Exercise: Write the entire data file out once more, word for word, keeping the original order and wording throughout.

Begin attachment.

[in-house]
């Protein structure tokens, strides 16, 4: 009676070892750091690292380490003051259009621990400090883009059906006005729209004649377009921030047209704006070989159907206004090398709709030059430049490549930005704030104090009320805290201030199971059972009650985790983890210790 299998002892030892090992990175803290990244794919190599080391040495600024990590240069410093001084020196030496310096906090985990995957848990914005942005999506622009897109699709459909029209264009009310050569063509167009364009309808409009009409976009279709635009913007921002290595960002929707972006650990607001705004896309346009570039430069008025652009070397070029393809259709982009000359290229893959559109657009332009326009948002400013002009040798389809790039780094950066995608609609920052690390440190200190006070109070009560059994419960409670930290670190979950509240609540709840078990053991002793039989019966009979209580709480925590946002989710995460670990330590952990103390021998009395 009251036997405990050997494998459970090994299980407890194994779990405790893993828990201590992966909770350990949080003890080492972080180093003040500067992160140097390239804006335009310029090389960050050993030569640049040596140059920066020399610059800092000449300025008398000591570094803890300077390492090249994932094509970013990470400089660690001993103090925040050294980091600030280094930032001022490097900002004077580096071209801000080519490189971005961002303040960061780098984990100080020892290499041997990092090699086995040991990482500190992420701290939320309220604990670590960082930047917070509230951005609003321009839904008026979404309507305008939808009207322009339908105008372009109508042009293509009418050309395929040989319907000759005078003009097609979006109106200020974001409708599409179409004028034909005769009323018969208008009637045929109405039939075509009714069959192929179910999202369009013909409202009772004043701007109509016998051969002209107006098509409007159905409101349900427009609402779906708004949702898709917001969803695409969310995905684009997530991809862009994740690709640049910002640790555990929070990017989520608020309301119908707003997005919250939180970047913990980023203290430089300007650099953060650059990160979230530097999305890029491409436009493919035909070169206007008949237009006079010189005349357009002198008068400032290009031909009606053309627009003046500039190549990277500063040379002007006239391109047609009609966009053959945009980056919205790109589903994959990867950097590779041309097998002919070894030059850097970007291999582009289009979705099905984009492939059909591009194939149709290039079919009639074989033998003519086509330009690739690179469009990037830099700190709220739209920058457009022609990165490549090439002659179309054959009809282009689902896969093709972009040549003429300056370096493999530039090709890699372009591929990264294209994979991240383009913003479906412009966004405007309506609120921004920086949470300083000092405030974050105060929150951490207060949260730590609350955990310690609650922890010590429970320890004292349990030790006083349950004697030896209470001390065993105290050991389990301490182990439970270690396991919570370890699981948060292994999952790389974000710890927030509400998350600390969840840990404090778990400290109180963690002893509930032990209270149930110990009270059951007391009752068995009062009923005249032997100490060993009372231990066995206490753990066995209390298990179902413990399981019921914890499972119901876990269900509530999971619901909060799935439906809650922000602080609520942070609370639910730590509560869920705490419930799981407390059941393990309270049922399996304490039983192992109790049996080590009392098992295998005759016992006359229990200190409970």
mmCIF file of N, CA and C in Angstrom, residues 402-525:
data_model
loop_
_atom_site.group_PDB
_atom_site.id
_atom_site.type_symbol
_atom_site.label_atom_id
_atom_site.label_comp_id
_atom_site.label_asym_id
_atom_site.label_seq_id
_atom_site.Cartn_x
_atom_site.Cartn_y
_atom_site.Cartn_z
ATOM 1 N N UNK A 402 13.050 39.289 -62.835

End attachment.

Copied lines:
[in-house]
């Protein structure tokens, strides 16, 4: 009676070892750091690292380490003051259009621990400090883009059906006005729209004649377009921030047209704006070989159907206004090398709709030059430049490549930005704030104090009320805290201030199971059972009650985790983890210790 299998002892030892090992990175803290990244794919190599080391040495600024990590240069410093001084020196030496310096906090985990995957848990914005942005999506622009897109699709459909029209264009009310050569063509167009364009309808409009009409976009279709635009913007921002290595960002929707972006650990607001705004896309346009570039430069008025652009070397070029393809259709982009000359290229893959559109657009332009326009948002400013002009040798389809790039780094950066995608609609920052690390440190200190006070109070009560059994419960409670930290670190979950509240609540709840078990053991002793039989019966009979209580709480925590946002989710995460670990330590952990103390021998009395 009251036997405990050997494998459970090994299980407890194994779990405790893993828990201590992966909770350990949080003890080492972080180093003040500067992160140097390239804006335009310029090389960050050993030569640049040596140059920066020399610059800092000449300025008398000591570094803890300077390492090249994932094509970013990470400089660690001993103090925040050294980091600030280094930032001022490097900002004077580096071209801000080519490189971005961002303040960061780098984990100080020892290499041997990092090699086995040991990482500190992420701290939320309220604990670590960082930047917070509230951005609003321009839904008026979404309507305008939808009207322009339908105008372009109508042009293509009418050309395929040989319907000759005078003009097609979006109106200020974001409708599409179409004028034909005769009323018969208008009637045929109405039939075509009714069959192929179910999202369009013909409202009772004043701007109509016998051969002209107006098509409007159905409101349900427009609402779906708004949702898709917001969803695409969310995905684009997530991809862009994740690709640049910002640790555990929070990017989520608020309301119908707003997005919250939180970047913990980023203290430089300007650099953060650059990160979230530097999305890029491409436009493919035909070169206007008949237009006079010189005349357009002198008068400032290009031909009606053309627009003046500039190549990277500063040379002007006239391109047609009609966009053959945009980056919205790109589903994959990867950097590779041309097998002919070894030059850097970007291999582009289009979705099905984009492939059909591009194939149709290039079919009639074989033998003519086509330009690739690179469009990037830099700190709220739209920058457009022609990165490549090439002659179309054959009809282009689902896969093709972009040549003429300056370096493999530039090709890699372009591929990264294209994979991240383009913003479906412009966004405007309506609120921004920086949470300083000092405030974050105060929150951490207060949260730590609350955990310690609650922890010590429970320890004292349990030790006083349950004697030896209470001390065993105290050991389990301490182990439970270690396991919570370890699981948060292994999952790389974000710890927030509400998350600390969840840990404090778990400290109180963690002893509930032990209270149930110990009270059951007391009752068995009062009923005249032997100490060993009372231990066995206490753990066995209390298990179902413990399981019921914890499972119901876990269900509530999971619901909060799935439906809650922000602080609520942070609370639910730590509560869920705490419930799981407390059941393990309270049922399996304490039983192992109790049996080590009392098992295998005759016992006359229990200190409970």
mmCIF file of N, CA and C in Angstrom, residues 402-525:
data_model
loop_
_atom_site.group_PDB
_atom_site.id
_atom_site.type_symbol
_atom_site.label_atom_id
_atom_site.label_comp_id
_atom_site.label_asym_id
_atom_site.label_seq_id
_atom_site.Cartn_x
_atom_site.Cartn_y
_atom_site.Cartn_z
ATOM 1 N N UNK A 402 13.050 39.289 -62.835